Food for Thought

3 Things I Would Like to Improve About Myself

I am a work in progress and I hope to always be. Being content with my character would only mean I have become complacent. I genuinely enjoy self-improvement, even the hard parts!

In honor of a new year here are 3 things I would like to improve about myself:

1. Being Kind to Myself

I am really hard on myself — especially recently after becoming a mom and all the newfound *mom guilt*. Even the smallest and most insignificant mistake can set me off on a self-loathing tangent for hours. It is almost as if I expect myself to perfect at everything, everywhere, all the time. But this does not serve me in any way. I would never speak to Dan Kim, my son, or anyone I loved like that — so why is it okay to say these things to myself?

Telling myself I am stupid or untalented or ugly or worthless does not make me a better partner, mother, or friend.

I have decided to start small with a self-affirmation in the mirror each morning.

2. Exercise 4-5 Times A Week

When it comes to being active, I am either all or nothing. I have either not exercised for months at a time or am practicing martial arts and yoga or running religiously. Since giving birth and breastfeeding, I have not regained my normal energy levels. Never mind that raising a baby is exhausting! But no more excuses — exercise has always been a stress reliever for me and getting my mojo back has been long overdue. I may be the lightest I have ever been in terms of weight but I am the weakest I have ever been physically (except for my mom biceps — those are no joke!).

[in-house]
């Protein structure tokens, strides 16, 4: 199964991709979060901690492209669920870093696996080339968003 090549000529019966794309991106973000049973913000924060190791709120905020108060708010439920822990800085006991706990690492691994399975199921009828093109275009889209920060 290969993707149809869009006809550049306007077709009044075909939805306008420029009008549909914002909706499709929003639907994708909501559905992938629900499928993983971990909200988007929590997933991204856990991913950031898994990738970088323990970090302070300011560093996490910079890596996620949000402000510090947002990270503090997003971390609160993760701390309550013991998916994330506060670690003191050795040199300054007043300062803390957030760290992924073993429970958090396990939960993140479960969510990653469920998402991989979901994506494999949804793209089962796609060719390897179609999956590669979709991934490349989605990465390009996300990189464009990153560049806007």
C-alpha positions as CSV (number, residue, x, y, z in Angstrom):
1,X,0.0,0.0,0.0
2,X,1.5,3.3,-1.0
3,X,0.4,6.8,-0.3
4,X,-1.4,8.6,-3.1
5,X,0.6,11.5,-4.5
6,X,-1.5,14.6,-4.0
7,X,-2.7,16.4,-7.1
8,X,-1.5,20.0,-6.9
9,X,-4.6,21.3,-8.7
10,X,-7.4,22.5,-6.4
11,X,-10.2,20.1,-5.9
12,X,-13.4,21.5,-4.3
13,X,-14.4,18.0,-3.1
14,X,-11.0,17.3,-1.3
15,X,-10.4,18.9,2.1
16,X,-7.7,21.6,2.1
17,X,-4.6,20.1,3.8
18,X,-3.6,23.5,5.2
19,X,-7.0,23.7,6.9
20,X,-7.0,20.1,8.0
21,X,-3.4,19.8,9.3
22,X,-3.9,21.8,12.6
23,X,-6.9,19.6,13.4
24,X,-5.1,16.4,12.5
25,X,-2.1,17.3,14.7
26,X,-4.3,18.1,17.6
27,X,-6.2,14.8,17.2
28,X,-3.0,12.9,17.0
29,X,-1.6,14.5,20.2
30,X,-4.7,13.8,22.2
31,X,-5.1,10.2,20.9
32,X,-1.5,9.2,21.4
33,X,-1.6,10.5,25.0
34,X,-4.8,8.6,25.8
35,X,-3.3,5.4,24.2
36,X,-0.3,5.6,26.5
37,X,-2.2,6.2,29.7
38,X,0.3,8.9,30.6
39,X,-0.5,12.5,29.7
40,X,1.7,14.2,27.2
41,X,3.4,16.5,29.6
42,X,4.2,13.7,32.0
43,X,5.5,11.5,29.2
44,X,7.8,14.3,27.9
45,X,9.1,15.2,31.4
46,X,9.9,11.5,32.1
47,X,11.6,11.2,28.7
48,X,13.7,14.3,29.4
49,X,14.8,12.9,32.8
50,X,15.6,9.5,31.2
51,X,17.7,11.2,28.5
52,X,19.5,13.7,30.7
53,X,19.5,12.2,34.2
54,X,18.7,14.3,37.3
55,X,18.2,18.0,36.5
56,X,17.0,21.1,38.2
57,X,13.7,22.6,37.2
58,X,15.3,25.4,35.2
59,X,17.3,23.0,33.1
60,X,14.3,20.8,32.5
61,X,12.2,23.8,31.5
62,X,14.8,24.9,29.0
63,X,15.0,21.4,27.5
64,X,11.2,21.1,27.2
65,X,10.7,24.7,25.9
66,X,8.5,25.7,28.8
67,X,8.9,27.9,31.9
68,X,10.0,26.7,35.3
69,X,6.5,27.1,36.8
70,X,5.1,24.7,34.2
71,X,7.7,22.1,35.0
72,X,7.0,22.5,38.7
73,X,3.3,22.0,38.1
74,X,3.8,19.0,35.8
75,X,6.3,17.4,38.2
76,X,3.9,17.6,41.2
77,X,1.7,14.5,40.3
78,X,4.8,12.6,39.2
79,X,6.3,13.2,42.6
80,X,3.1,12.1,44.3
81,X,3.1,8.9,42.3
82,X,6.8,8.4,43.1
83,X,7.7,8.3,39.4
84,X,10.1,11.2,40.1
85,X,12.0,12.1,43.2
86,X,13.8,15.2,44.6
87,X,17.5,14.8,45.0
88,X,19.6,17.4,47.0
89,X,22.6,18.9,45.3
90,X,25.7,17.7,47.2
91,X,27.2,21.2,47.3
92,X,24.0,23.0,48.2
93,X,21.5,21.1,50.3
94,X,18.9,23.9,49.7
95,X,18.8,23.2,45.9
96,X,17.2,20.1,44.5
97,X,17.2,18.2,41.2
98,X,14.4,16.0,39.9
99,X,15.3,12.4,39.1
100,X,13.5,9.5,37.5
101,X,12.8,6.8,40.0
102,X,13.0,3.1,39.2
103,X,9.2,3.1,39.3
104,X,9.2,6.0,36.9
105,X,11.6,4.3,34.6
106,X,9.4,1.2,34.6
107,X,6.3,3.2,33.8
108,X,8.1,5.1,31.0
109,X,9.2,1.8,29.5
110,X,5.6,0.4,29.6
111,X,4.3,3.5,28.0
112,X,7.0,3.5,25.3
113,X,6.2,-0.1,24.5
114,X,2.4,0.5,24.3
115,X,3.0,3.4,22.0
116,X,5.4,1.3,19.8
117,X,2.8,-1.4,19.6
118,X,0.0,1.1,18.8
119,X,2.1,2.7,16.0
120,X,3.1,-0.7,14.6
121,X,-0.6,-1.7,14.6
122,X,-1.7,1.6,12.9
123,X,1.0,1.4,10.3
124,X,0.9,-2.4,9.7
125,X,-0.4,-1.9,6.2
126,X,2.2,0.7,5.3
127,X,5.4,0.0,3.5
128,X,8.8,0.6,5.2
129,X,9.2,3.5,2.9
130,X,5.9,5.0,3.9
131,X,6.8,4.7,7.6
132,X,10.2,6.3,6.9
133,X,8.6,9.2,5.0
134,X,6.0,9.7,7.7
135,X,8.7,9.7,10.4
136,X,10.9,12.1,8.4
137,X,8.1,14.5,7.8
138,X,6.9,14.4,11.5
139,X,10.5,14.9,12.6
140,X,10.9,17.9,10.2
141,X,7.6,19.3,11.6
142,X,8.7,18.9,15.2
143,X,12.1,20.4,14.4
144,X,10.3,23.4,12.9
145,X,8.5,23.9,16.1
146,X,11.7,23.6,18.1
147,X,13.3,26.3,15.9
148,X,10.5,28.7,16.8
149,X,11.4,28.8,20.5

3. Be More Selfish

Don’t get me wrong — there are several aspects of my life that I need to be less selfish in but my time is not one of them. Because of the previously mentioned mom guilt and my endless responsibilities piling up on me, I have not taken enough time for myself to feel like me again. That includes alone time, girl time, and date night time, and just rest and relaxation overall.

Life is about balance. I am slowly accepting that being the best mom does not necessarily mean being a mom who is there every second of every day. That being the best partner does not mean having all the chores done, the meals cooked, or all of my relationship’s needs met before my own. I am working on giving to myself because the old adage is true: you can not pour from an empty cup. Take care of yourself first.

Family

On Being an Only Child